Mi Ventures Flying Start: Costing & Pricing

How much will your business cost to set up and run?

You’ll need to sell enough of your product/service at high enough prices to cover your costs and then have a reasonable profit left over to pay yourself. Use our personal survival budget template to help plan your finances.

Read about costing and pricing your product or service on our website.

Sales forecast: The first step in doing the maths is to come up with a realistic forecast of how many units of your product/service you’re likely to sell and how much it will cost to produce and sell them. Will you break even, or even make a profit?  Read how to forecast your sales.

Start-up costs: Step two is to calculate your start-up costs. Some people will need very little money to get their business under way. They might already own their own equipment or use their home as a base. Others will have to make big purchases and rent or buy premises.

Running costs: Work out your monthly costs – phone, utility bills, tax, insurance, business rates, salaries, travel expenses and so on.

Cashflow forecast: Work out what your cash flow is likely to be.  Ideally, more money will be coming in than going out and you’ll have enough of a cash balance to plug any gaps. Read how to forecast your cashflow on our website.

                         


And then...keep a tight check on your finances!

Keeping accurate financial records is a legal requirement.  Read about keeping records for your business on our website.  Regularly updating your books is also essential to understanding your sales and cash flow so you will know - and be able to prepare for - how much tax you will pay!

This will help you manage your business more effectively.

Unless your business finances are very simple, it’s recommended to use a computer-based system as this will save you time and effort. Ask your bank, accountant or business advisor for recommendations on accounting software.

The level of record keeping you require may vary, but in any case you have to keep all your receipts, records of expenditure and records of all goods purchased or sold.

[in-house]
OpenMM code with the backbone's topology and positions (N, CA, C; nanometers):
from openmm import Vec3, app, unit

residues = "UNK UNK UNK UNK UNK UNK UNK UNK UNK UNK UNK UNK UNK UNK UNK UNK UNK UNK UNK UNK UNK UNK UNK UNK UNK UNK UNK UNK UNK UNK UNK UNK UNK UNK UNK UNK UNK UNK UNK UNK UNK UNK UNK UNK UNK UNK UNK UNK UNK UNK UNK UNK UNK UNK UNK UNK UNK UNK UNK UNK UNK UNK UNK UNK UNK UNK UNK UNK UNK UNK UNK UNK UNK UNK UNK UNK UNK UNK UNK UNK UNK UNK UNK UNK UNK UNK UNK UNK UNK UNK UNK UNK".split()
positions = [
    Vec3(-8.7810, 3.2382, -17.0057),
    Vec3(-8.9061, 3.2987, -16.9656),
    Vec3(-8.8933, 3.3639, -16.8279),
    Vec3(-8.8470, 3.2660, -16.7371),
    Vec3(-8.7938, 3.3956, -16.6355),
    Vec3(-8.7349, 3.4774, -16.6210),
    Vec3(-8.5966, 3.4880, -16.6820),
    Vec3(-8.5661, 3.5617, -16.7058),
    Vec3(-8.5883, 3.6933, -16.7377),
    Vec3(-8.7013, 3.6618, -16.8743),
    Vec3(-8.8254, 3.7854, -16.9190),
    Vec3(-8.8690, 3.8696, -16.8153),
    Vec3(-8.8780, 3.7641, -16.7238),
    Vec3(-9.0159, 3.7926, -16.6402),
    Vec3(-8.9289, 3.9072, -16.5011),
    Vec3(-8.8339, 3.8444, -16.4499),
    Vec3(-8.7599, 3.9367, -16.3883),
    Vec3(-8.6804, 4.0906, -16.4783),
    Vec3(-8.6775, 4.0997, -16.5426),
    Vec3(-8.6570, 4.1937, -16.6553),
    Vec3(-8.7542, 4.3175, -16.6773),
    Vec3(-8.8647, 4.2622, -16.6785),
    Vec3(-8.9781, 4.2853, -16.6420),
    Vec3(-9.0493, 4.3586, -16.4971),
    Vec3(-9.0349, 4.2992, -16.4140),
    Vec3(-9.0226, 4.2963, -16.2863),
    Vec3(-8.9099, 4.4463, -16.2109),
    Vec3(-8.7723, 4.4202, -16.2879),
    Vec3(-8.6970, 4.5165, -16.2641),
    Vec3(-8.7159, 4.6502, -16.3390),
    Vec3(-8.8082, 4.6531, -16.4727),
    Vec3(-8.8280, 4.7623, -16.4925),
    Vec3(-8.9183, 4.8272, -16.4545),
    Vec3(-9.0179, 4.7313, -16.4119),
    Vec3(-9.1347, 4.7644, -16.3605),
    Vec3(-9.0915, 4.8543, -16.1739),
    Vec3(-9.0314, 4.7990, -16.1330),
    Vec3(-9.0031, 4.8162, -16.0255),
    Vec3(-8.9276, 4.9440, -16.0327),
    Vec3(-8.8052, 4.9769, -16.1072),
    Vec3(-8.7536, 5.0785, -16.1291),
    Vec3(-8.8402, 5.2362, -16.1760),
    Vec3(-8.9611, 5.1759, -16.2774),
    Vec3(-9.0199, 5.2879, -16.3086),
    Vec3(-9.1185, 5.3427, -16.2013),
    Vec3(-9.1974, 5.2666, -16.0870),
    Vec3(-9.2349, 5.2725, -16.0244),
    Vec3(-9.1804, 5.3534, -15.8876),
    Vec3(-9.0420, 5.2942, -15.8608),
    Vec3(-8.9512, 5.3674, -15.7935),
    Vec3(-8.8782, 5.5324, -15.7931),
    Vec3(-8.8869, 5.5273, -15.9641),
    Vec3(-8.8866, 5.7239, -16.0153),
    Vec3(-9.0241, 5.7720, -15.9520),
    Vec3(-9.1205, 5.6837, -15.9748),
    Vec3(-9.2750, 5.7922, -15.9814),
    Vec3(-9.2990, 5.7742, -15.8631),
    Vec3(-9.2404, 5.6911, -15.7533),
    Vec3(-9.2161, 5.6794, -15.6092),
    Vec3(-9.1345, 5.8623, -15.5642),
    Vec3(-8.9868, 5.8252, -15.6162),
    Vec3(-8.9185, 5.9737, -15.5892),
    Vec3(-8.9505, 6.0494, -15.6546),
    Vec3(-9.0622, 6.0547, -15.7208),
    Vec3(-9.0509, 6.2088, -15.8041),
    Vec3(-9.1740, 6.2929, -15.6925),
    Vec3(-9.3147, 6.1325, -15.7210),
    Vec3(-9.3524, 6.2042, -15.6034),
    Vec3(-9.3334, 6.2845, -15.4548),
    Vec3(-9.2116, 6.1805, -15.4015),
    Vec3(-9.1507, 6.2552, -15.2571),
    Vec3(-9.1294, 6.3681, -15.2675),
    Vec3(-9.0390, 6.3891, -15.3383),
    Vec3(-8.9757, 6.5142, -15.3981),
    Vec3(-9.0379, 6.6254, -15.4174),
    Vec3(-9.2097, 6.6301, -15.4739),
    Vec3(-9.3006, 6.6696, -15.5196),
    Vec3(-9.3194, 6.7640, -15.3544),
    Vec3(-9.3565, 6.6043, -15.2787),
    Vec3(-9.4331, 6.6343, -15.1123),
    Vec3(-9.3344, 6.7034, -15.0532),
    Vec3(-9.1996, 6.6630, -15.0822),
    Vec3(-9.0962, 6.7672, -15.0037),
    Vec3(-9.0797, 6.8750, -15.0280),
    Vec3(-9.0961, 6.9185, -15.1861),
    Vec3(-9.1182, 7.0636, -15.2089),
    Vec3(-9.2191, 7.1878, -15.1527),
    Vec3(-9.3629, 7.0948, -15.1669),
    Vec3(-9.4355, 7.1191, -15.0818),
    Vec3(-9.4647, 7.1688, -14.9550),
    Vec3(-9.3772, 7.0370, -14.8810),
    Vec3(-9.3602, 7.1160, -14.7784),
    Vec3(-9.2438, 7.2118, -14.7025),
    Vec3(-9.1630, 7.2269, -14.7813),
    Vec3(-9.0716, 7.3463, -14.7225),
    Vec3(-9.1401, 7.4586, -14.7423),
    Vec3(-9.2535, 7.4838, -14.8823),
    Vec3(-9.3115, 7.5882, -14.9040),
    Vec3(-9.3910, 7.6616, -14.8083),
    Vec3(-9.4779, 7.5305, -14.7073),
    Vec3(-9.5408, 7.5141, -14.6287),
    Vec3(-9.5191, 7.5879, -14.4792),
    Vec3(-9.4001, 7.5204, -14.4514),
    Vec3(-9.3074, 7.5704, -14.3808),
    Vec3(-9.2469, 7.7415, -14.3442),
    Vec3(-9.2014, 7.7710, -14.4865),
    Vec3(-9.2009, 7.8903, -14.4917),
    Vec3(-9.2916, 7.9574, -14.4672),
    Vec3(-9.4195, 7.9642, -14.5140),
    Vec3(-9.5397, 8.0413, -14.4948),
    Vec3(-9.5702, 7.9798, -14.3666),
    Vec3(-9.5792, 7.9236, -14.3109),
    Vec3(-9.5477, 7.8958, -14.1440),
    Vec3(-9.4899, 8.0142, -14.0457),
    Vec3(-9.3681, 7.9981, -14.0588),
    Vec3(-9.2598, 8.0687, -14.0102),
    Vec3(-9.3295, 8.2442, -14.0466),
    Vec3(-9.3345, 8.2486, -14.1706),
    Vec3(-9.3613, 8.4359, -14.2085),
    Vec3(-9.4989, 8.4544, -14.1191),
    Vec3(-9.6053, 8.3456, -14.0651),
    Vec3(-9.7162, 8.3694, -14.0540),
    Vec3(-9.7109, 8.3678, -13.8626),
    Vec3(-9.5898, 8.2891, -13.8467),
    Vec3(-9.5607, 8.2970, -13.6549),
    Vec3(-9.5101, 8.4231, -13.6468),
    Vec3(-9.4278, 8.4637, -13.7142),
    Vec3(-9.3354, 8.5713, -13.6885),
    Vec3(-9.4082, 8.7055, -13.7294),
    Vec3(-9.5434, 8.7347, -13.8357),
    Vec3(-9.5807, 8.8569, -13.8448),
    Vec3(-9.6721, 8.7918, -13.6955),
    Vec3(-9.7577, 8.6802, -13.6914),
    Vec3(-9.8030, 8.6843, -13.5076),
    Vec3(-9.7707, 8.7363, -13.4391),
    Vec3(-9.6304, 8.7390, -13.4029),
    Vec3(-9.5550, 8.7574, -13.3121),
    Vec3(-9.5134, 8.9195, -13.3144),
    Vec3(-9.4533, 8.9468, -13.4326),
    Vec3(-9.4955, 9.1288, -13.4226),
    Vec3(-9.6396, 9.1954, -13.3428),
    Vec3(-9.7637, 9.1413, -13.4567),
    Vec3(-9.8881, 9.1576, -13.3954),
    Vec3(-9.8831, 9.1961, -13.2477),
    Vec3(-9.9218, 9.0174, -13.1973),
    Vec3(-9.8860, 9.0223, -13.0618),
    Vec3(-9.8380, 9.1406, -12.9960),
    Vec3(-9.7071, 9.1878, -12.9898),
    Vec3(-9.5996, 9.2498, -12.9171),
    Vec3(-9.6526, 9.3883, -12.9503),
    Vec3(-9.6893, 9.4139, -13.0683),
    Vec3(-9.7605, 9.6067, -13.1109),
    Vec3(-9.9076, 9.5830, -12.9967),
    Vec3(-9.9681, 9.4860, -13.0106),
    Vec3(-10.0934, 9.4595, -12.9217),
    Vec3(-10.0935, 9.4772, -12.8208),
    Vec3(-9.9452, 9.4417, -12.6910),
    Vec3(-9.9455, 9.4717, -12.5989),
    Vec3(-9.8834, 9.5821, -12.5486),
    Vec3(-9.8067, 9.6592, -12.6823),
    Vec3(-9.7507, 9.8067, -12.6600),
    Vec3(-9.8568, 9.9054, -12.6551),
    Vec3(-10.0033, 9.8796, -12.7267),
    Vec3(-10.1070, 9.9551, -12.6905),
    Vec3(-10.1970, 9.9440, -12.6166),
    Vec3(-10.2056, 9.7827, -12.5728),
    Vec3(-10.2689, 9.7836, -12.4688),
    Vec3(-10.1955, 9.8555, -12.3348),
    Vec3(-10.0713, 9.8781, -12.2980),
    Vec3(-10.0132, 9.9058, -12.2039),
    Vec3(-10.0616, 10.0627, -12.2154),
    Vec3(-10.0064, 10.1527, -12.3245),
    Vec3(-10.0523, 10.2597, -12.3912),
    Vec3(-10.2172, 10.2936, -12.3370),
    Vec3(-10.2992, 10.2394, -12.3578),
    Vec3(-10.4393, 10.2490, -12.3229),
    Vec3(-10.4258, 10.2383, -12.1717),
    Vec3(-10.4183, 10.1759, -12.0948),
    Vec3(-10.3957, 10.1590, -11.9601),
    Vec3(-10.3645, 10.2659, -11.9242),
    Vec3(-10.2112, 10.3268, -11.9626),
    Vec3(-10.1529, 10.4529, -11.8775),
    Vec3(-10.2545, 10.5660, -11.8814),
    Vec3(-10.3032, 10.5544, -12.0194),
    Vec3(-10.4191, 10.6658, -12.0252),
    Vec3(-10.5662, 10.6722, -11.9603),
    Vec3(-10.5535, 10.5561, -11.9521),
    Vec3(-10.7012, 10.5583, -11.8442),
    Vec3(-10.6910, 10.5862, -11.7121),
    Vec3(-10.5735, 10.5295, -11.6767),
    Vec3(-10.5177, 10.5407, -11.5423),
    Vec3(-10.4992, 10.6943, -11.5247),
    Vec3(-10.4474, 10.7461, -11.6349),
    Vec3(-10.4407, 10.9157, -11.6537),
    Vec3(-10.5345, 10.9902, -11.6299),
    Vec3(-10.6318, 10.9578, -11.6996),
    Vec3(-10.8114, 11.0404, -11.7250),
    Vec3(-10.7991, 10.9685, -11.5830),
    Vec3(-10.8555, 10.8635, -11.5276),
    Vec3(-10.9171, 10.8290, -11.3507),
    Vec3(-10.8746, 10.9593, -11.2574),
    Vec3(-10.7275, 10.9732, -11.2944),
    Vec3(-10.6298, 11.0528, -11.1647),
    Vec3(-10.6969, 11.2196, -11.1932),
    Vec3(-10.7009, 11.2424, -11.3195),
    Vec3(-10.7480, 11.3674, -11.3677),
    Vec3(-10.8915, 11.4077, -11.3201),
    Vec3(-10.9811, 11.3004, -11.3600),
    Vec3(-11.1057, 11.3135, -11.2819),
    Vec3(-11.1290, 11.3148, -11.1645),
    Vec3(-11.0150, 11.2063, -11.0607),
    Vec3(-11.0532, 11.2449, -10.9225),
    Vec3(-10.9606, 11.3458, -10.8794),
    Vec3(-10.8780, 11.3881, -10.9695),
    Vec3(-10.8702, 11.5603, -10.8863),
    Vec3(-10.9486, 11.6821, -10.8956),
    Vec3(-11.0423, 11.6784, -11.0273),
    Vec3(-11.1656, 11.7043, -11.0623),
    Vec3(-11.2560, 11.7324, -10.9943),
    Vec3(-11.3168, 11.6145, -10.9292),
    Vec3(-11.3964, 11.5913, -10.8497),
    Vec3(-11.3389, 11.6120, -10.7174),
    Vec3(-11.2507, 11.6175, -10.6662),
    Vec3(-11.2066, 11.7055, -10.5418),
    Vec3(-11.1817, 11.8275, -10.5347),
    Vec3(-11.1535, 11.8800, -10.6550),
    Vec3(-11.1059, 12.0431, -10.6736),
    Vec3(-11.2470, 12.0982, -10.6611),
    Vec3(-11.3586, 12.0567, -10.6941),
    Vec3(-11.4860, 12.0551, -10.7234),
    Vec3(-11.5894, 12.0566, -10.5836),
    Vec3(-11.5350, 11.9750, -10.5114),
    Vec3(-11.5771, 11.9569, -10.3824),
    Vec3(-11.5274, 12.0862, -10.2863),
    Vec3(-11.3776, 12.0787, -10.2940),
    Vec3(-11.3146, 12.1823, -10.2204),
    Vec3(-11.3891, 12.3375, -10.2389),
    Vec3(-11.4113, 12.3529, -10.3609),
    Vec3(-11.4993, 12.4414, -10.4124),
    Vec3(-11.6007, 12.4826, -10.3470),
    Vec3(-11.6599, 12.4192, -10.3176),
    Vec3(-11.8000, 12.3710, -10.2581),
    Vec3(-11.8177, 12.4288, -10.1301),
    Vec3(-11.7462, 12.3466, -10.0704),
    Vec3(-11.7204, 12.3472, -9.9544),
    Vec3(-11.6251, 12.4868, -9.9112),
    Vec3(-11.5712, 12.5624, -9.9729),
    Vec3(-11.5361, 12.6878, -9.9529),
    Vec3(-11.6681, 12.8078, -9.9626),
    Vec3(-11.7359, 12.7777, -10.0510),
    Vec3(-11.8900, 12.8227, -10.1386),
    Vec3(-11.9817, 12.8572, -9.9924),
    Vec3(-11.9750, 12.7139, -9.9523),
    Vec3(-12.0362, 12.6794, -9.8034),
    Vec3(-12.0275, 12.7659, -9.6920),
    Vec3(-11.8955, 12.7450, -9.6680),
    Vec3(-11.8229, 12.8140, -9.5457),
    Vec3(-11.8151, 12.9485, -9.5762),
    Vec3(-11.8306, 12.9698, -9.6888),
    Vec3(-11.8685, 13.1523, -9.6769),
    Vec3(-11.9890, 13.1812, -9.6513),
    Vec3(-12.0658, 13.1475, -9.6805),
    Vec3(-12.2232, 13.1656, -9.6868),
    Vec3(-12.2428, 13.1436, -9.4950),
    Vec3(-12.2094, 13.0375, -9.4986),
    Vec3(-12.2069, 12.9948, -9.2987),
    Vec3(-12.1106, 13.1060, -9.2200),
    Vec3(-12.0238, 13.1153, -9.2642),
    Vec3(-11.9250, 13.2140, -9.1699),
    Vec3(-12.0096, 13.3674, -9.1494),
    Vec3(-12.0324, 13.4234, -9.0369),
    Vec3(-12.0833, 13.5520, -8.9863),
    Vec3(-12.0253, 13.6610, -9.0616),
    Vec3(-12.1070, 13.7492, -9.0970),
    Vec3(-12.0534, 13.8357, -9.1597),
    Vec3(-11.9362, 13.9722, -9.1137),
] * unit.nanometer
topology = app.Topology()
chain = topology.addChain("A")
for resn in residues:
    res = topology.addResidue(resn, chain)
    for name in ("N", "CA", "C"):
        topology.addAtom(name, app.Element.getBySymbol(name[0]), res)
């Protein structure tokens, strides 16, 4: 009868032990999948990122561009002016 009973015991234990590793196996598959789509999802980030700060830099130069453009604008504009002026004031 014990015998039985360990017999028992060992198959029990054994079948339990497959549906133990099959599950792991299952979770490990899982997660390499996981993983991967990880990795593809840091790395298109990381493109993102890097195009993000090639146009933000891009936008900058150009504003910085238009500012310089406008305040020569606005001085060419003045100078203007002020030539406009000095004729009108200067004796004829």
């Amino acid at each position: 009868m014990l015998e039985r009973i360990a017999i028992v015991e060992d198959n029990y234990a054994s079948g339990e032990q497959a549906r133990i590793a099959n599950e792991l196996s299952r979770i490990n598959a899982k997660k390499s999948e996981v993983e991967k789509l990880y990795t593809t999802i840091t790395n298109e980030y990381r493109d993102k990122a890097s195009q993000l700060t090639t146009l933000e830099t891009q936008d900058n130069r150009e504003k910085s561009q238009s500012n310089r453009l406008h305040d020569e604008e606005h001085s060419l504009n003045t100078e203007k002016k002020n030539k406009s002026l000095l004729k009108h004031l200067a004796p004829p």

Tools to help you:

Read about profit and loss accounts on our website

Use the break-even calculator to calculate your costs

Don't miss our next and final module of this flying start programme, 'Module 6 - Piecing it all together'.

 

Need further help and advice?

Live chat instantly with one of our business adv´╗┐isors now*!

*Business Advisors are available to chat to Monday - Friday, 9am - 5pm excluding UK public bank holidays.


#miflyingstart

How much will your business cost to set up and run?

You’ll need to sell enough of your product/service at high enough prices to cover your costs and then have a reasonable profit left over to pay yourself. Use our personal survival budget template to help plan your finances.

Read about costing and pricing your product or service on our website.

Sales forecast: The first step in doing the maths is to come up with a realistic forecast of how many units of your product/service you’re likely to sell and how much it will cost to produce and sell them. Will you break even, or even make a profit?  Read how to forecast your sales.

Start-up costs: Step two is to calculate your start-up costs. Some people will need very little money to get their business under way. They might already own their own equipment or use their home as a base. Others will have to make big purchases and rent or buy premises.

Running costs: Work out your monthly costs – phone, utility bills, tax, insurance, business rates, salaries, travel expenses and so on.

Cashflow forecast: Work out what your cash flow is likely to be.  Ideally, more money will be coming in than going out and you’ll have enough of a cash balance to plug any gaps. Read how to forecast your cashflow on our website.

                         


And then...keep a tight check on your finances!

Keeping accurate financial records is a legal requirement.  Read about keeping records for your business on our website.  Regularly updating your books is also essential to understanding your sales and cash flow so you will know - and be able to prepare for - how much tax you will pay!

This will help you manage your business more effectively.

Unless your business finances are very simple, it’s recommended to use a computer-based system as this will save you time and effort. Ask your bank, accountant or business advisor for recommendations on accounting software.

The level of record keeping you require may vary, but in any case you have to keep all your receipts, records of expenditure and records of all goods purchased or sold.

 

Tools to help you:

Read about profit and loss accounts on our website

Use the break-even calculator to calculate your costs

Don't miss our next and final module of this flying start programme, 'Module 6 - Piecing it all together'.
 

Need further help and advice?

Live chat instantly with one of our business adv´╗┐isors now by clicking on the button below.


*Business Advisors are available to chat to Monday - Friday, 9am - 5pm excluding UK public bank holidays.


#miflyingstart